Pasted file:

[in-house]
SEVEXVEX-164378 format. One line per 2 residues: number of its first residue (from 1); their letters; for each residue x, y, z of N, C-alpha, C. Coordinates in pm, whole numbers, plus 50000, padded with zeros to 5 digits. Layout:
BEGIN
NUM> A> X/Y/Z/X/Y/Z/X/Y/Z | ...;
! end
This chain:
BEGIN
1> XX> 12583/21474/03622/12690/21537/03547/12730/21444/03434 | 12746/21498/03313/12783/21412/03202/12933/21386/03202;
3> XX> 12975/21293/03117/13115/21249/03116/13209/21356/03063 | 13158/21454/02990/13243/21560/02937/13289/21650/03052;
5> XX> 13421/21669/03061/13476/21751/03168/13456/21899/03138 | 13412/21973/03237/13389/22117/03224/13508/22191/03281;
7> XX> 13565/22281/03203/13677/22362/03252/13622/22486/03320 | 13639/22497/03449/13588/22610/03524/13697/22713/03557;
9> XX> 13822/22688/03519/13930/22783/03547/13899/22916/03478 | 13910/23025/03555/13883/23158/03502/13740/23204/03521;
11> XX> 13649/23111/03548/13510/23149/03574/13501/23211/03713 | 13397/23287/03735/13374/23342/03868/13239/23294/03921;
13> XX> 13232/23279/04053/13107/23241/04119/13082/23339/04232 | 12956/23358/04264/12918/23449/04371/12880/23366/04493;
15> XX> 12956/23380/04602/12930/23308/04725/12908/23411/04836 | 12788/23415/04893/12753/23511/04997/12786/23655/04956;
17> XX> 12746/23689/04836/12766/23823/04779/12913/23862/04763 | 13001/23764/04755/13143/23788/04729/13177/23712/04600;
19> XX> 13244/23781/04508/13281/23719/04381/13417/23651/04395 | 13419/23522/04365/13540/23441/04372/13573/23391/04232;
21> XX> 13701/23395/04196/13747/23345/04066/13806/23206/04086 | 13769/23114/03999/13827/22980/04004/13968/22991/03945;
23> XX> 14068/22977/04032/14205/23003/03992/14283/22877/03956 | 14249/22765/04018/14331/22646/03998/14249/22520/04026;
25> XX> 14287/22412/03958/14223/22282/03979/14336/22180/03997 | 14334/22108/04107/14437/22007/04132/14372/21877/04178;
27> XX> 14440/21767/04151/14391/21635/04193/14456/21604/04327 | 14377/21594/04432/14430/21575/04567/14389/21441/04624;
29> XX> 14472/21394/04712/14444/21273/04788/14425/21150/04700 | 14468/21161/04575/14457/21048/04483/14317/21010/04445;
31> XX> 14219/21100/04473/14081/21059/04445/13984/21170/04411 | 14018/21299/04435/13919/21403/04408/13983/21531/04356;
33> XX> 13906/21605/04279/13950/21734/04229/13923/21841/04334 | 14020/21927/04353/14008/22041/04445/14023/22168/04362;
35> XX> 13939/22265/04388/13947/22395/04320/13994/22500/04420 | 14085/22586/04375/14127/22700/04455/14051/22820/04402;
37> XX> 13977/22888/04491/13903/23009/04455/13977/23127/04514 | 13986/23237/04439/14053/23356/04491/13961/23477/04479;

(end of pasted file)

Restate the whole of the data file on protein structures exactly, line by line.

[in-house]
SEVEXVEX-164378 format. One line per 2 residues: number of its first residue (from 1); their letters; for each residue x, y, z of N, C-alpha, C. Coordinates in pm, whole numbers, plus 50000, padded with zeros to 5 digits. Layout:
BEGIN
NUM> A> X/Y/Z/X/Y/Z/X/Y/Z | ...;
! end
This chain:
BEGIN
1> XX> 12583/21474/03622/12690/21537/03547/12730/21444/03434 | 12746/21498/03313/12783/21412/03202/12933/21386/03202;
3> XX> 12975/21293/03117/13115/21249/03116/13209/21356/03063 | 13158/21454/02990/13243/21560/02937/13289/21650/03052;
5> XX> 13421/21669/03061/13476/21751/03168/13456/21899/03138 | 13412/21973/03237/13389/22117/03224/13508/22191/03281;
7> XX> 13565/22281/03203/13677/22362/03252/13622/22486/03320 | 13639/22497/03449/13588/22610/03524/13697/22713/03557;
9> XX> 13822/22688/03519/13930/22783/03547/13899/22916/03478 | 13910/23025/03555/13883/23158/03502/13740/23204/03521;
11> XX> 13649/23111/03548/13510/23149/03574/13501/23211/03713 | 13397/23287/03735/13374/23342/03868/13239/23294/03921;
13> XX> 13232/23279/04053/13107/23241/04119/13082/23339/04232 | 12956/23358/04264/12918/23449/04371/12880/23366/04493;
15> XX> 12956/23380/04602/12930/23308/04725/12908/23411/04836 | 12788/23415/04893/12753/23511/04997/12786/23655/04956;
17> XX> 12746/23689/04836/12766/23823/04779/12913/23862/04763 | 13001/23764/04755/13143/23788/04729/13177/23712/04600;
19> XX> 13244/23781/04508/13281/23719/04381/13417/23651/04395 | 13419/23522/04365/13540/23441/04372/13573/23391/04232;
21> XX> 13701/23395/04196/13747/23345/04066/13806/23206/04086 | 13769/23114/03999/13827/22980/04004/13968/22991/03945;
23> XX> 14068/22977/04032/14205/23003/03992/14283/22877/03956 | 14249/22765/04018/14331/22646/03998/14249/22520/04026;
25> XX> 14287/22412/03958/14223/22282/03979/14336/22180/03997 | 14334/22108/04107/14437/22007/04132/14372/21877/04178;
27> XX> 14440/21767/04151/14391/21635/04193/14456/21604/04327 | 14377/21594/04432/14430/21575/04567/14389/21441/04624;
29> XX> 14472/21394/04712/14444/21273/04788/14425/21150/04700 | 14468/21161/04575/14457/21048/04483/14317/21010/04445;
31> XX> 14219/21100/04473/14081/21059/04445/13984/21170/04411 | 14018/21299/04435/13919/21403/04408/13983/21531/04356;
33> XX> 13906/21605/04279/13950/21734/04229/13923/21841/04334 | 14020/21927/04353/14008/22041/04445/14023/22168/04362;
35> XX> 13939/22265/04388/13947/22395/04320/13994/22500/04420 | 14085/22586/04375/14127/22700/04455/14051/22820/04402;
37> XX> 13977/22888/04491/13903/23009/04455/13977/23127/04514 | 13986/23237/04439/14053/23356/04491/13961/23477/04479;